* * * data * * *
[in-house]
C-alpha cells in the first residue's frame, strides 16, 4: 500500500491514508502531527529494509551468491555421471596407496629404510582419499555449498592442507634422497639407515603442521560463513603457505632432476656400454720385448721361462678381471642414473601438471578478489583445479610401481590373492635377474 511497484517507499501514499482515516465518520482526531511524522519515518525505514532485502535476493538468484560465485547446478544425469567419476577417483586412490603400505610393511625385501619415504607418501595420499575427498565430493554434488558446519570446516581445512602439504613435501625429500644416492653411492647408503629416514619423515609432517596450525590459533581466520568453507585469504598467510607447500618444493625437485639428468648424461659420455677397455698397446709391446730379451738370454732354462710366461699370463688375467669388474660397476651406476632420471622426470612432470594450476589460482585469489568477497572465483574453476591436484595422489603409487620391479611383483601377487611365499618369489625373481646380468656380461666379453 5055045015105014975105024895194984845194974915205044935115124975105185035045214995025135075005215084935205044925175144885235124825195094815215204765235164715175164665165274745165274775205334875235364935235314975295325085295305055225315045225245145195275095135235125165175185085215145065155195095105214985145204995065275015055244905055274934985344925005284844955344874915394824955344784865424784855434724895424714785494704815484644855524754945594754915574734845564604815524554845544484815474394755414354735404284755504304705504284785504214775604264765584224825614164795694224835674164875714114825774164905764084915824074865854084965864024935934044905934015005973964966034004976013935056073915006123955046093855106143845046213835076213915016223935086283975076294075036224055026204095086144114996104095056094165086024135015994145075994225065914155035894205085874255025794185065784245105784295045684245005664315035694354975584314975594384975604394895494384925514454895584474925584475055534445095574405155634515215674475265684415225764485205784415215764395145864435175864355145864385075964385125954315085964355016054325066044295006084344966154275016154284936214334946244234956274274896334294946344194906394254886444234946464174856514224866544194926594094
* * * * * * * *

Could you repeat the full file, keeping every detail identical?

[in-house]
C-alpha cells in the first residue's frame, strides 16, 4: 500500500491514508502531527529494509551468491555421471596407496629404510582419499555449498592442507634422497639407515603442521560463513603457505632432476656400454720385448721361462678381471642414473601438471578478489583445479610401481590373492635377474 511497484517507499501514499482515516465518520482526531511524522519515518525505514532485502535476493538468484560465485547446478544425469567419476577417483586412490603400505610393511625385501619415504607418501595420499575427498565430493554434488558446519570446516581445512602439504613435501625429500644416492653411492647408503629416514619423515609432517596450525590459533581466520568453507585469504598467510607447500618444493625437485639428468648424461659420455677397455698397446709391446730379451738370454732354462710366461699370463688375467669388474660397476651406476632420471622426470612432470594450476589460482585469489568477497572465483574453476591436484595422489603409487620391479611383483601377487611365499618369489625373481646380468656380461666379453 5055045015105014975105024895194984845194974915205044935115124975105185035045214995025135075005215084935205044925175144885235124825195094815215204765235164715175164665165274745165274775205334875235364935235314975295325085295305055225315045225245145195275095135235125165175185085215145065155195095105214985145204995065275015055244905055274934985344925005284844955344874915394824955344784865424784855434724895424714785494704815484644855524754945594754915574734845564604815524554845544484815474394755414354735404284755504304705504284785504214775604264765584224825614164795694224835674164875714114825774164905764084915824074865854084965864024935934044905934015005973964966034004976013935056073915006123955046093855106143845046213835076213915016223935086283975076294075036224055026204095086144114996104095056094165086024135015994145075994225065914155035894205085874255025794185065784245105784295045684245005664315035694354975584314975594384975604394895494384925514454895584474925584475055534445095574405155634515215674475265684415225764485205784415215764395145864435175864355145864385075964385125954315085964355016054325066044295006084344966154275016154284936214334946244234956274274896334294946344194906394254886444234946464174856514224866544194926594094